iMac screen vs. 3rd party 4K displays?

I’m considering purchasing a Mac for my office (where recent changes to a cloud-based system would allow me to use a mac instead of a windows box). My computing needs are relatively simple (mostly word processing/email/web research), so a Mac mini would be quite sufficient. But I spend quite a bit of time looking at my screen every day. The question is, then, whether a buying a Mac mini + 3rd party 4K monitor would be better than buying an all-in-one iMac.

Any thought or recommendations on best looking 4K monitors (mostly for text/reading) and how they compare to a 5K iMac screen?


Thanks. I’ve looked at those reviews. And while they do a fine job of comparing various 4K monitors to each other, they don’t give me a sense of how those monitors compare to an iMac’s 5K screen.

I’d be interested in hearing from folks who use both, or switch between them (e.g. home/office) on a regular basis.

5K is overkill for non-professional graphic/video work and is not suited for text.

The 4K to 5K differences mostly relate to screen size/pixels and ports. The technology is fairly mature and duplicable from brand to brand other things equal.

Have to strongly disagree. My 5K iMac is mostly a text punishing machine, and while not a pro I use every pixel when I regularly run Lightroom through its paces.

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At work where we mostly spend our day with text (numbers in spreadsheets, writing code in java, python, and C++) and some graphical charts, the standard display given to everyone is a 43" Dell 4K monitor. I like it a lot, even though Mac users aren’t able to utilize all its features. I’m now considering having one at home to hook up to a Mac mini now that its price has gone down ($699 on Amazon at the moment).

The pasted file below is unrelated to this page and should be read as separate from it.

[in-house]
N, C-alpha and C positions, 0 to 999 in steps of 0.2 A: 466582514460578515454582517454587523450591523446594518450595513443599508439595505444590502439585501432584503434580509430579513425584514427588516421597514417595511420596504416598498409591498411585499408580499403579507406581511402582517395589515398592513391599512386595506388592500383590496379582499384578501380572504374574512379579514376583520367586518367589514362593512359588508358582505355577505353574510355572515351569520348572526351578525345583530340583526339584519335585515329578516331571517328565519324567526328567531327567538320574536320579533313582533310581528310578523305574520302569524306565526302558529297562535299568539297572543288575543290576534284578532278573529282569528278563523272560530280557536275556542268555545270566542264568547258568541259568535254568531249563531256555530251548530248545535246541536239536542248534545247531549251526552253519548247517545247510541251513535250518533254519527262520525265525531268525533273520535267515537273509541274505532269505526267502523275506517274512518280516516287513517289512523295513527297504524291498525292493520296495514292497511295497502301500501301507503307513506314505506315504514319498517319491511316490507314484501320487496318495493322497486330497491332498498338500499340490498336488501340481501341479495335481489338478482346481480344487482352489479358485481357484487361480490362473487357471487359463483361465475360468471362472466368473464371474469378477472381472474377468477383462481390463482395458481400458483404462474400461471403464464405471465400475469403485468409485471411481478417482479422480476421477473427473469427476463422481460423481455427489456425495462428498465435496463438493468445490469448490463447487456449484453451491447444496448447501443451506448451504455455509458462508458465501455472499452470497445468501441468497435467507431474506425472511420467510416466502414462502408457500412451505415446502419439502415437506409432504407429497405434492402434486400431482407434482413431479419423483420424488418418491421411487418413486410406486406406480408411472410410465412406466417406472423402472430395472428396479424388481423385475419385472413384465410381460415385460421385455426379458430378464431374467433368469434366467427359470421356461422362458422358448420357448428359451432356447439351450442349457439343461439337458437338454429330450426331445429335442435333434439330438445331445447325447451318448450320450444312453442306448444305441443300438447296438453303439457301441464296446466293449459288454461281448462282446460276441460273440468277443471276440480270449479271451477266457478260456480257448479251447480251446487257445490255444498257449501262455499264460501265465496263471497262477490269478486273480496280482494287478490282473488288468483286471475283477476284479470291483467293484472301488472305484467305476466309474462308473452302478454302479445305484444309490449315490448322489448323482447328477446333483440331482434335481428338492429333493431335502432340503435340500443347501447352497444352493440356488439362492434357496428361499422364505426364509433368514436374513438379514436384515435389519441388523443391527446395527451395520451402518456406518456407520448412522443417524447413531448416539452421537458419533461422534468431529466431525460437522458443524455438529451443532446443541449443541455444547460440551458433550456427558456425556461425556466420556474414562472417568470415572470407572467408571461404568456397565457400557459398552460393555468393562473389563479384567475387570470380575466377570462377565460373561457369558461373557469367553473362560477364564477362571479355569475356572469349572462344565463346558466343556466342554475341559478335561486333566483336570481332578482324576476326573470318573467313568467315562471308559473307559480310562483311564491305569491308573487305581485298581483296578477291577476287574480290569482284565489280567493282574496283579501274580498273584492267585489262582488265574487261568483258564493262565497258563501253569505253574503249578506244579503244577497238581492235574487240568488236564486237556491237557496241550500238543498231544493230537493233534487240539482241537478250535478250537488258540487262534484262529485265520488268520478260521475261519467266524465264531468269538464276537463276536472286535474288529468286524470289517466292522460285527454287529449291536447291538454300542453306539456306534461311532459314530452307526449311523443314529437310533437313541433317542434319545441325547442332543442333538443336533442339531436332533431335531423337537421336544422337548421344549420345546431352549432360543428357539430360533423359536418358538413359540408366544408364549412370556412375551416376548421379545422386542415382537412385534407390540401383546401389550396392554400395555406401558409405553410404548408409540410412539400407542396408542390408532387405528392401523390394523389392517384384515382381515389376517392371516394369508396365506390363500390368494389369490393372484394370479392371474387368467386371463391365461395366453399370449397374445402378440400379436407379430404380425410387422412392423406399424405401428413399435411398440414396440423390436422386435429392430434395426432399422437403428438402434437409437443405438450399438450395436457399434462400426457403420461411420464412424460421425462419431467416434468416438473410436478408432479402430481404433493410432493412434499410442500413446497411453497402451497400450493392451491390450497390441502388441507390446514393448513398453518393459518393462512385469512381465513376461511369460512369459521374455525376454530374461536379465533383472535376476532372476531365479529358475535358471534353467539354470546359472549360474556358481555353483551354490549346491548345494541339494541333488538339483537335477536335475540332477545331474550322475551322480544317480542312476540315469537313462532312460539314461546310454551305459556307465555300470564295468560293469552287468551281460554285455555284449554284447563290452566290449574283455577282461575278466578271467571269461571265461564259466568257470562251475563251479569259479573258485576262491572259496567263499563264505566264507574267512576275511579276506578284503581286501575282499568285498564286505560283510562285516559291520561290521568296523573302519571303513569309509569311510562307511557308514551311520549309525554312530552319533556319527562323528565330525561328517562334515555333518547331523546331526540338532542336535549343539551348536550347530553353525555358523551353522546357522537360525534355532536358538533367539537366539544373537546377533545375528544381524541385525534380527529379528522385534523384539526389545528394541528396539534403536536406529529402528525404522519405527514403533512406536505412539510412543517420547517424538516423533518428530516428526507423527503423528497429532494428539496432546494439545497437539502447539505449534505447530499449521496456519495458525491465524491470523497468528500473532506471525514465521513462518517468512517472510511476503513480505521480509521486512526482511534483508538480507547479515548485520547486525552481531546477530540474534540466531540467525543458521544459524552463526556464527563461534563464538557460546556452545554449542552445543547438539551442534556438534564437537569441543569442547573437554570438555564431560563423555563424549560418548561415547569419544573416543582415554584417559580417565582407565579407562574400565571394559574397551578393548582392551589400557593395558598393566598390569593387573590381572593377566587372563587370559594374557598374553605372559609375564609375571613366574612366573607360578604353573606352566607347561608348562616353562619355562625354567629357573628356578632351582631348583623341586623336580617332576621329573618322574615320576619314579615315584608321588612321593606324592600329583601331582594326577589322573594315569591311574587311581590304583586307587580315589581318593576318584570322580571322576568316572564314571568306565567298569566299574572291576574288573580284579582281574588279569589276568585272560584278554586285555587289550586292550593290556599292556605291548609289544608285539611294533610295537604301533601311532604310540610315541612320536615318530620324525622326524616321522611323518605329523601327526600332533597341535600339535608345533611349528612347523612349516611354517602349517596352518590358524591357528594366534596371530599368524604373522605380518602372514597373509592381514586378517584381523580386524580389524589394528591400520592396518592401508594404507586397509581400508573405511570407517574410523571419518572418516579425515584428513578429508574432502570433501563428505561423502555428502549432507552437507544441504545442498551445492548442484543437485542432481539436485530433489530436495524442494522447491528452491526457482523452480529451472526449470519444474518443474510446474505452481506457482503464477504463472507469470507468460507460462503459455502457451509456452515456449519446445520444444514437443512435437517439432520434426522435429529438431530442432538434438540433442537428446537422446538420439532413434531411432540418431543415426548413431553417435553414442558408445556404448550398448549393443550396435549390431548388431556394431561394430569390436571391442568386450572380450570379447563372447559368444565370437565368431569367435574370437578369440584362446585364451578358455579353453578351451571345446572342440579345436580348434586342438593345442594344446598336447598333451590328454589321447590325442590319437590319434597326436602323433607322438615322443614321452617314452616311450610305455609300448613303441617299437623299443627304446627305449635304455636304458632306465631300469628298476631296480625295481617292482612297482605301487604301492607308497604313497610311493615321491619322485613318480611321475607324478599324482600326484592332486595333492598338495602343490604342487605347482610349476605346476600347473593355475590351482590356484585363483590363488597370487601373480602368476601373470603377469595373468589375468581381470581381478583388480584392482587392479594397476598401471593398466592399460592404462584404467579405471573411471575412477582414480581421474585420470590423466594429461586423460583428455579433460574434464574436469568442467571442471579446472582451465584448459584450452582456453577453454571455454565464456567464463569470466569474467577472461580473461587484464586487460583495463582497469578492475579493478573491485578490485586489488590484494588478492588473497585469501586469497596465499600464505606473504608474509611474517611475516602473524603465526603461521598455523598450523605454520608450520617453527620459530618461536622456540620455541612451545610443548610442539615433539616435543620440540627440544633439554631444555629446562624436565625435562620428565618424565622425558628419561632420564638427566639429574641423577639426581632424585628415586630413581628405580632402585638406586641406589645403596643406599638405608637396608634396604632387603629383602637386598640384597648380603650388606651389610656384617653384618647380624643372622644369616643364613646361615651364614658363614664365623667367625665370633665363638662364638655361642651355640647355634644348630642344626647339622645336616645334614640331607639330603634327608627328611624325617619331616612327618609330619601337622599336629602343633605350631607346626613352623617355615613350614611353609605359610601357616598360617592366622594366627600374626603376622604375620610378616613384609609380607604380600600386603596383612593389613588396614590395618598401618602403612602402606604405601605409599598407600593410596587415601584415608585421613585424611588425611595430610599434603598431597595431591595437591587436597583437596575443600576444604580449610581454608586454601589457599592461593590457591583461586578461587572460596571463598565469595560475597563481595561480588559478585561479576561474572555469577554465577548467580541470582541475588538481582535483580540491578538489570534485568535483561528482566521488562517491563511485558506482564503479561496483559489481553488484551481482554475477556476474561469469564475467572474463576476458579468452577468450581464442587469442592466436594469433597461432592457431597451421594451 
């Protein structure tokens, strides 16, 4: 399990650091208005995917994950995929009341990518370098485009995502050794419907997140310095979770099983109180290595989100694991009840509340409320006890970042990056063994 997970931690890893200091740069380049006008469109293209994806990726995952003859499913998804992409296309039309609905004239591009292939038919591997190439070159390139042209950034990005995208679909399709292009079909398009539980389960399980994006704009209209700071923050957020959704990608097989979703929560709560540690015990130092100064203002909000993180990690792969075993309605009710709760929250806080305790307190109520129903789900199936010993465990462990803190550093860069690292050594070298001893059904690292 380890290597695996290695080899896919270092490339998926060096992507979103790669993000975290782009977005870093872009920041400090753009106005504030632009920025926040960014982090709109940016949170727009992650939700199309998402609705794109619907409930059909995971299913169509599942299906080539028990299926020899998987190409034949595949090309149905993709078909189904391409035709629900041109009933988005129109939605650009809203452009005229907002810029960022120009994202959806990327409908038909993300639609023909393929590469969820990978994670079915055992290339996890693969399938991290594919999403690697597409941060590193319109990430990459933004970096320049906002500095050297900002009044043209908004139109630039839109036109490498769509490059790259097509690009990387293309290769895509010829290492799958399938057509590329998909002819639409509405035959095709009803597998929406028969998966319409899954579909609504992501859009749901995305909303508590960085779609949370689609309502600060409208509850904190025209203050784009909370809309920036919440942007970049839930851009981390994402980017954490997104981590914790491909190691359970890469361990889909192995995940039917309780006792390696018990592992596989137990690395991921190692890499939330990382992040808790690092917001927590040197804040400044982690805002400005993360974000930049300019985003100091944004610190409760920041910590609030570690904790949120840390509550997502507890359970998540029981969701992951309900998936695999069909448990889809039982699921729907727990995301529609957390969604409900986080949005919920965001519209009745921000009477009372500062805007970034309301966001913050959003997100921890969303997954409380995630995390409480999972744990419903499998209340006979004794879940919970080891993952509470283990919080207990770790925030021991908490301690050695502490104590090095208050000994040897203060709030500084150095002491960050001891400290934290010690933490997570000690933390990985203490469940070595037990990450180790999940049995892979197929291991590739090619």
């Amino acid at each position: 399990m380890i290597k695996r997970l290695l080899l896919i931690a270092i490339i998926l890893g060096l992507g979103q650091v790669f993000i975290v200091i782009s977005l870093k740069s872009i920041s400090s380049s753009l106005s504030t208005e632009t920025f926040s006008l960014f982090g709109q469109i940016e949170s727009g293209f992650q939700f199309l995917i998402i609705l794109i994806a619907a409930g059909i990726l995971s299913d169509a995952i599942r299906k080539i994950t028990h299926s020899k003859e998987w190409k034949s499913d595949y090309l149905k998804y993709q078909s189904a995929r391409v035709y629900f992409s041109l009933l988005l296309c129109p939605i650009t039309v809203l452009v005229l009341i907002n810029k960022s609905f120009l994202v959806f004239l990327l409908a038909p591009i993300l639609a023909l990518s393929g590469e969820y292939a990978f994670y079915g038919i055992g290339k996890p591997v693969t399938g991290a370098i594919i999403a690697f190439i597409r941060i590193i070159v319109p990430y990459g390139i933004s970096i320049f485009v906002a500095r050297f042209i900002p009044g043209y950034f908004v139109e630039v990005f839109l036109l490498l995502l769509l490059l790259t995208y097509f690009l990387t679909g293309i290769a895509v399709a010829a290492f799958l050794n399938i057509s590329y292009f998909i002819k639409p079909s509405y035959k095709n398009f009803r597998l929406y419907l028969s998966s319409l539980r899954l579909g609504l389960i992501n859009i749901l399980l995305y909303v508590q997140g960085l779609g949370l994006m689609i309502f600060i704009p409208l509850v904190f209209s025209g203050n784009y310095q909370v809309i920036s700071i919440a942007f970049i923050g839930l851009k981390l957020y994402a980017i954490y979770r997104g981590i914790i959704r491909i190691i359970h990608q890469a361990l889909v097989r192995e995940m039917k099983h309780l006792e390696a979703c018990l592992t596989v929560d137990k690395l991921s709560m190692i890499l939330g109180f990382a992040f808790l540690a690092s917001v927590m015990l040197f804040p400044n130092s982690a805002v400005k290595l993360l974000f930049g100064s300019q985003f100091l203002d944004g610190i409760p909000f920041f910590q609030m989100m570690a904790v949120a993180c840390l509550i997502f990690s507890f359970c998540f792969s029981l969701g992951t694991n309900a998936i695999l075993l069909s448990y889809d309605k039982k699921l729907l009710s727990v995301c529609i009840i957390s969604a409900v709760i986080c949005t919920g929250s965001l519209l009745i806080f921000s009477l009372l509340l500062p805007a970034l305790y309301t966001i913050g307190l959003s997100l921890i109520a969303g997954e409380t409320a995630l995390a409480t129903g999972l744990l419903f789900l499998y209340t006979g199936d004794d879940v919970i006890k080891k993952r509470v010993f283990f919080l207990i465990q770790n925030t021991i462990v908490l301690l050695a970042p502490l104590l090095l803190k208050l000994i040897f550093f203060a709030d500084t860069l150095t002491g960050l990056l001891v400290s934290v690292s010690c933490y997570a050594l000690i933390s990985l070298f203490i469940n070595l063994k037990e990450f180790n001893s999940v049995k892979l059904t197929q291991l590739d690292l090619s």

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I use a 5k iMac Pro next to an LG 27" 4K as an external. The difference is visible, and I would recommend an iMac over the Mini+4K. I do science, so text and graphics, etc. they look great on the iMac, and okay on the 4K. I occasionally watch a Billie Eilish video (for example), and they look incredible on the iMac.
I also really like that it is self-contained, and takes up no more space than a monitor.

Even if you “just” do text, monitor quality matters.


I run an iMac with a pair of 24" 4K external displays (yes, that’s a lot of pixels). The external displays are Dell P2415Qs. While the Dells are clear and crisp, the color on the iMac display is definitely better. With the scaling tuned to make stuff displayed on screen the same real-world size, the iMac also provides more screen real estate.

The iMac display is just beautiful, and if you think it would make a difference for you, I’d say go for it.


I work several hours a day only with text. I tried 5K but returned it and got a widescreen instead. The high resolution was killing my eyes and I had to zoom in constantly.

I see this as well although for me it depends on the application. If the application allows font size adjustment then the standard 27" 5K iMac display is a fine option for me. If the application uses fixed size fonts and they’re small I’m going to be pretty unhappy trying to use it. This isn’t enough to make me want to give up using a 5K display for other work, but it makes me very reluctant to use those applications.

Examples of apps I’ve tried that don’t work well for me because of their use of small fixed-sized fonts in parts or all of their UI: Calendar, Things, and DEVONthink Pro Office. There are lots more…

Rant: Up until about a decade ago I used Linux for most of my work. Way back then at least some of the desktop environments on Linux supported global font resizing. It still amazes me that this is, a decade later, so aggressively and proudly broken on macOS.

Changing the display scaling will do what you want. You can find the best balance of size vs. space.